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How Mark Kanemura Created A Safe Space for Carefree Dance & Queer Joy

How Mark Kanemura Created A Safe Space for Carefree Dance & Queer Joy

How Mark Kanemura Created A Safe Space for Carefree Dance & Queer Joy

The Instagram sensation talks to PRIDE about dancing with Carly Rae Jepsen and Lady Gaga, joyful celebrations of queerness, and more!


These days, Mark Kanemura is known for his wig reveals, rainbows, dance parties, and love of Carly Rae Jepsen, but the dancer, choreographer, and Instagram star has been spreading queer joy and positivity for years.

You might remember Kanemura from a Lady Gaga video or two (or seven) as he danced with Mother Monster for over five years. He made it to the top 6 of So You Think You Can Dance's fourth season, and you might've even spotted him lifting Katya into an upside-down split on RuPaul's Drag Race All Stars 2

The 37-year-old has gone viral over and over again with his DIY dance/lipsync videos, each one an explosion of glitter and light. While much of the world was locked in their apartments last summer, Kanemura hosted virtual dance parties that brought in hundreds of thousands of viewers, featured celebrities, and even raised tens of thousands of dollars for The Trevor Project. 

In an exclusive interview, PRIDE caught up with the star. "I feel so honored and grateful that this platform that I have on social media allows people space where they can feel inspired and free and liberated to live their authentic lives," he shares. We chat about everything from dancing with Lady Gaga, the power of queer joy, and his plans once the world opens up once more.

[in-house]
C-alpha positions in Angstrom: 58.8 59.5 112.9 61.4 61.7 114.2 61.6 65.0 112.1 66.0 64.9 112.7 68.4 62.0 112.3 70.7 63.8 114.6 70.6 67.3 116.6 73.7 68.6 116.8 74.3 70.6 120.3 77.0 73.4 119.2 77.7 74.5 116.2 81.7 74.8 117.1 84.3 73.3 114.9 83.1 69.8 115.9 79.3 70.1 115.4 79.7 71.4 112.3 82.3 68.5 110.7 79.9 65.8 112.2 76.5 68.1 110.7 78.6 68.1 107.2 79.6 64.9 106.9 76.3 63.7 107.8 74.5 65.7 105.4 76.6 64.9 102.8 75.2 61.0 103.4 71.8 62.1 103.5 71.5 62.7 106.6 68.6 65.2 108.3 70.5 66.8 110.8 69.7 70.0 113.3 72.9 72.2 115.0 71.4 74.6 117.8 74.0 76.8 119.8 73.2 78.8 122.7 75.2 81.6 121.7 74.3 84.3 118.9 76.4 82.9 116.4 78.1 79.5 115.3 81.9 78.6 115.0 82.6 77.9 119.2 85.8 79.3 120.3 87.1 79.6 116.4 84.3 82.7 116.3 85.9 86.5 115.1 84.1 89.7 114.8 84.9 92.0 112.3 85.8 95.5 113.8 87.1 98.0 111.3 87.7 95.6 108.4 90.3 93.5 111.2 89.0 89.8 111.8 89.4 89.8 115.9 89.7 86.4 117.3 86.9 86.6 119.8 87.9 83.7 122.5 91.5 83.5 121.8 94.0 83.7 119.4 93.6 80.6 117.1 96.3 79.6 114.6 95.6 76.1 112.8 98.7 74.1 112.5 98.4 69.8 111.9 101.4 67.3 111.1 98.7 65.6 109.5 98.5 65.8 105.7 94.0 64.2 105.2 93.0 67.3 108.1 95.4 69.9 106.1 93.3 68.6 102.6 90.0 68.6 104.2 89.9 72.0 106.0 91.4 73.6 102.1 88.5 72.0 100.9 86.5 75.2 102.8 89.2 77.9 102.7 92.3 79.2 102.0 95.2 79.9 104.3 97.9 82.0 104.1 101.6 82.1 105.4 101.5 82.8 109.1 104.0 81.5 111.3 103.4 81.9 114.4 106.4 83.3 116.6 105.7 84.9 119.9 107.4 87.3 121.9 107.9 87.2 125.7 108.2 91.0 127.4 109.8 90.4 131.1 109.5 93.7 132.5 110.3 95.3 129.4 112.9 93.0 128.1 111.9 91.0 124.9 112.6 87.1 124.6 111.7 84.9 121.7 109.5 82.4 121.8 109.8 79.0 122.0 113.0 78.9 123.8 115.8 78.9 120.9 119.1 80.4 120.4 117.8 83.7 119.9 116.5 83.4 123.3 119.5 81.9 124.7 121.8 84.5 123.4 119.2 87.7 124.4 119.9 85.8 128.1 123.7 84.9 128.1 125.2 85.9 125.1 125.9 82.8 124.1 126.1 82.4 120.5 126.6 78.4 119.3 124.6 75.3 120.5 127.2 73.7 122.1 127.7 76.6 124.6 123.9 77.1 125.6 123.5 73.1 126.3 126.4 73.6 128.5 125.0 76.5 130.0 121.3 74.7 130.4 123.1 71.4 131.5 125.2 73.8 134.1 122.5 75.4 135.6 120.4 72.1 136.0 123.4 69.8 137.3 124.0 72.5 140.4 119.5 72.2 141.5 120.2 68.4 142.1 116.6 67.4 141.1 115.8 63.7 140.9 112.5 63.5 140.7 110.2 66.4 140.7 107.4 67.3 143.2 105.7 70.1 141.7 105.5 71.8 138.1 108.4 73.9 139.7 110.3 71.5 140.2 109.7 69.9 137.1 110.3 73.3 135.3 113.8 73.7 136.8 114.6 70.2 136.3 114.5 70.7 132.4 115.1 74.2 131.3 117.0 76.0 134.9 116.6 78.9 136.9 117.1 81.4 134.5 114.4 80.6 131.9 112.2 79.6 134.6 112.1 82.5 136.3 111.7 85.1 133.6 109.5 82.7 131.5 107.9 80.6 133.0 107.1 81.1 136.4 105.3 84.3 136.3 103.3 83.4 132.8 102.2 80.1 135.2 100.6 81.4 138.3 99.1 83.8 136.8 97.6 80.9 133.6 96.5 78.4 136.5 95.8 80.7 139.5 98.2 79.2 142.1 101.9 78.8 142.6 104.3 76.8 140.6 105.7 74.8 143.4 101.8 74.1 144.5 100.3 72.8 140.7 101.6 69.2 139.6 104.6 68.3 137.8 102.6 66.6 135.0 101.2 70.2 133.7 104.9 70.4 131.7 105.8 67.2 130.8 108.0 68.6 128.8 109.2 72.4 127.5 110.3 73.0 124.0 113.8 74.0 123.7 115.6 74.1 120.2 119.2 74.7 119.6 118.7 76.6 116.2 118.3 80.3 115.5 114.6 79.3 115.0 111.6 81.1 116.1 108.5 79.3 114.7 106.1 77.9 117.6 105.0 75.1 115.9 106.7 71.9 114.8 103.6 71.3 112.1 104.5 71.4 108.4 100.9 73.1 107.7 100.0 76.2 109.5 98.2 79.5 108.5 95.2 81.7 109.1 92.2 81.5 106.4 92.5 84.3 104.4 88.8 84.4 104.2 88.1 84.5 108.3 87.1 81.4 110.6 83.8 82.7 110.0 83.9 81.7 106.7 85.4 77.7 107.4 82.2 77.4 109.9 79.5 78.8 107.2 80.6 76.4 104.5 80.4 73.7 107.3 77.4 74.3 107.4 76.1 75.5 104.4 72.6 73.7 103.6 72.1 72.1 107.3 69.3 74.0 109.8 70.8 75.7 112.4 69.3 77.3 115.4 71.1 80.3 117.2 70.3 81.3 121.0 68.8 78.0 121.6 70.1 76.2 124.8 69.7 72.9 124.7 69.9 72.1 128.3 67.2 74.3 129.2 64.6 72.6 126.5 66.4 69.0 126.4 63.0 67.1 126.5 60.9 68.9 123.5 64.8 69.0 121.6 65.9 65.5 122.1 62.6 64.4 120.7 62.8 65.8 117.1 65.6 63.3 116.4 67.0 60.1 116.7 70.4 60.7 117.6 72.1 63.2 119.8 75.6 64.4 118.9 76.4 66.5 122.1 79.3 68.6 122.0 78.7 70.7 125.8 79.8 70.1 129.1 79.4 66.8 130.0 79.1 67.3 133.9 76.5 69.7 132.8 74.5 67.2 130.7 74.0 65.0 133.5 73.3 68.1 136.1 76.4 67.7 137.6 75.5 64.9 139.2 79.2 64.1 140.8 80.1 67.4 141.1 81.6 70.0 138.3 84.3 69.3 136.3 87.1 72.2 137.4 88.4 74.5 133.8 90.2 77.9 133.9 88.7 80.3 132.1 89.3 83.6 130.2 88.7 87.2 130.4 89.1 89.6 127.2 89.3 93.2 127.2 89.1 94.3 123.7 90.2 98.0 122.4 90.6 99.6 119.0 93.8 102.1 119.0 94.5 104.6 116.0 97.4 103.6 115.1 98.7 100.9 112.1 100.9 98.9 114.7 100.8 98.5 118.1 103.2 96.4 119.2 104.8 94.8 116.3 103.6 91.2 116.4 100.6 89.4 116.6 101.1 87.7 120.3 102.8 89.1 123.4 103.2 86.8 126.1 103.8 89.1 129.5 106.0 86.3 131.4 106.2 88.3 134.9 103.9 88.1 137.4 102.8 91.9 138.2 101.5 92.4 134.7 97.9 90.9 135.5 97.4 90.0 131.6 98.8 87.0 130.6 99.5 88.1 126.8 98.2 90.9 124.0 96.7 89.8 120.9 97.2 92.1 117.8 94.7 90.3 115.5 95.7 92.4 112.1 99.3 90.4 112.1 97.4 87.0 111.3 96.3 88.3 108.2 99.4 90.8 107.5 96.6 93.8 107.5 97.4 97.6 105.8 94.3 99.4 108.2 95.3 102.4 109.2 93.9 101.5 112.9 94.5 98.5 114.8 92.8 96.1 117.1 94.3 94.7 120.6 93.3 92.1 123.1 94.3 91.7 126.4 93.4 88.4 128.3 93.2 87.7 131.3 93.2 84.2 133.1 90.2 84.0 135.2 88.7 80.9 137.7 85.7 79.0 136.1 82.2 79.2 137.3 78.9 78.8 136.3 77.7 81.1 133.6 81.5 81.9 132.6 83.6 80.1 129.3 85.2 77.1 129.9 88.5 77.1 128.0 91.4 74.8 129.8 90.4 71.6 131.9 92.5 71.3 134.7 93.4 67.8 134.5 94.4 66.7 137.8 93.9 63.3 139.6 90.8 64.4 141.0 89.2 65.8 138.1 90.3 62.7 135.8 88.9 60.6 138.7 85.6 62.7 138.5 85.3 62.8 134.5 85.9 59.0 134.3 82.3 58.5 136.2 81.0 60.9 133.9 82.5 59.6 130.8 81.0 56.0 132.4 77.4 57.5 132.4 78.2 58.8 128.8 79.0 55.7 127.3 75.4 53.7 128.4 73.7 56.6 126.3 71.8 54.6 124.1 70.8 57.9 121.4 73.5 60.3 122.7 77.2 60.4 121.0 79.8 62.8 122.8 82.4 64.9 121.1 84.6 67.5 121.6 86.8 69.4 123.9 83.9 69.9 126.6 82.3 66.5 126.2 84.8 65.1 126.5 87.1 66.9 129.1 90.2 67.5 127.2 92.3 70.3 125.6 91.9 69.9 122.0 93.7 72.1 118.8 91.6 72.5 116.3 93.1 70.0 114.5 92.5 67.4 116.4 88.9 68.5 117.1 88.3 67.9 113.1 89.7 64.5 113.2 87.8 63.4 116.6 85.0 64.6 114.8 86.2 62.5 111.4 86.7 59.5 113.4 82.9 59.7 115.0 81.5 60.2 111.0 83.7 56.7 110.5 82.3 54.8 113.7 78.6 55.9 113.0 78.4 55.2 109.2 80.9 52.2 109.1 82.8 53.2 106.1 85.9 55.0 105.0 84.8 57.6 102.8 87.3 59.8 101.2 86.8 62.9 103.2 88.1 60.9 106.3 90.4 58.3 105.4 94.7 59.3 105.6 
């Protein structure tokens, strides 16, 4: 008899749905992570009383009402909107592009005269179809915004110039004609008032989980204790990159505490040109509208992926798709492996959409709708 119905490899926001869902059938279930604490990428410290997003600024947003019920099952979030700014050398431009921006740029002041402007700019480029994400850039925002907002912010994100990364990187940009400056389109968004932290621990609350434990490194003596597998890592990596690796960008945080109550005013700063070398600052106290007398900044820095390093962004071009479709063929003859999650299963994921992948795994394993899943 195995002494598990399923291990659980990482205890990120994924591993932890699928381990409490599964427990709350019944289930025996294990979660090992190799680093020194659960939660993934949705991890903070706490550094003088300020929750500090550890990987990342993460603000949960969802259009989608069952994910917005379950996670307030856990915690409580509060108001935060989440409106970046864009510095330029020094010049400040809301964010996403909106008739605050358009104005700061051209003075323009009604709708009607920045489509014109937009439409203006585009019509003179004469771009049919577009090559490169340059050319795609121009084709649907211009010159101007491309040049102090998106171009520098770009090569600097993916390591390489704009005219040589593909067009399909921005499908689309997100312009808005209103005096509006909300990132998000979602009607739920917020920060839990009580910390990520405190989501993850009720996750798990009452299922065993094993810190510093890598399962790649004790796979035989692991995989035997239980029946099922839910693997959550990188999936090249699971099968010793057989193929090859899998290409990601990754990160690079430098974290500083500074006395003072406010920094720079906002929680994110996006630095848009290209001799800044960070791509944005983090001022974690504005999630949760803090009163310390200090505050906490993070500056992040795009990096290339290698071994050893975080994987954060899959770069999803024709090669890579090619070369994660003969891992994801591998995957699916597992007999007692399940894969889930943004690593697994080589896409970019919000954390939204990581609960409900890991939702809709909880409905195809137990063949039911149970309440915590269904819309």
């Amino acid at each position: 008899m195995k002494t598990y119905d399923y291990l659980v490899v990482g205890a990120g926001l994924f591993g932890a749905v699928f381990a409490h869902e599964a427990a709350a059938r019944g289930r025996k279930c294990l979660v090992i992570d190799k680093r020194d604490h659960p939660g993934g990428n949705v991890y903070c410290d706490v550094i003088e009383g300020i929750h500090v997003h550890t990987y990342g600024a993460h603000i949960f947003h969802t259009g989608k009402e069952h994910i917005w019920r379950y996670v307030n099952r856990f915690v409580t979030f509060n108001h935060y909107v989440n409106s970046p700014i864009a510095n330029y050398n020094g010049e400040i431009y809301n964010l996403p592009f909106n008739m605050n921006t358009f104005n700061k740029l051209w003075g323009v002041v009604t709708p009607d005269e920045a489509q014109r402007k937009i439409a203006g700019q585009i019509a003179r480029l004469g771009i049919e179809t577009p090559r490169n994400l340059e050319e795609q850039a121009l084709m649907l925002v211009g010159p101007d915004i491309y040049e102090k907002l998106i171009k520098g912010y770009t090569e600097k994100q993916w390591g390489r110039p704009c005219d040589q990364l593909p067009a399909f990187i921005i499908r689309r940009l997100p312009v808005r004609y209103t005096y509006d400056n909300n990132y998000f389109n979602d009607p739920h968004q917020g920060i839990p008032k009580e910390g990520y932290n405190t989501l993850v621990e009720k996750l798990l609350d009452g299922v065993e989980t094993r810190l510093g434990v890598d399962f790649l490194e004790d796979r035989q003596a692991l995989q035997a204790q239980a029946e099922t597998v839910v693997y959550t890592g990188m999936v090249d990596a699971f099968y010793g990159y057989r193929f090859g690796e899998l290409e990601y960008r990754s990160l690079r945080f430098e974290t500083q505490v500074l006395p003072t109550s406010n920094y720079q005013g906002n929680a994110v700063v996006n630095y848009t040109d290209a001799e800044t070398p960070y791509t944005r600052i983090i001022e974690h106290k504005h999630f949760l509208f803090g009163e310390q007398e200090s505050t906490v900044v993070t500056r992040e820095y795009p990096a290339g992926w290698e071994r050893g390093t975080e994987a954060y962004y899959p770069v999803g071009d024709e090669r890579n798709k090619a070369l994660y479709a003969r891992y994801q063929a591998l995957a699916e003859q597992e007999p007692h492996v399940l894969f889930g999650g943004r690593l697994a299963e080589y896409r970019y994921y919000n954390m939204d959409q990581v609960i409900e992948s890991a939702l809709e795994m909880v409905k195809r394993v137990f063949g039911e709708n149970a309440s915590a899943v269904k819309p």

PRIDE: So I remember stumbling upon your Instagram page a few years ago because of the "Cut to the Feeling Friday" videos. What inspired those? 

Mark Kanemura: Depression. I came out of depression, to be honest. I had broken up with a boyfriend that I had been with for about...we were together for seven years and I had moved out of our home, and it was a very, very rough and challenging time as you can imagine. I just went through a period where I was just like, I didn't wanna dance, I didn't wanna do anything, and then this song started to play and I heard it on my Apple Music or Spotify or something. And I was just like, "Oh wow, like, what's this? This is kind of a fun song."

I just kinda noticed that it was bringing some light, it was showing up in small ways. Then I noticed myself singing along to it and then starting dancing to it. I just started doing these silly little lipsync videos and it brought me so much joy and happiness and I started sharing that online and I love that it was bringing other people a lot of joy and happiness. And yeah, that's kind of how it all started, to be honest.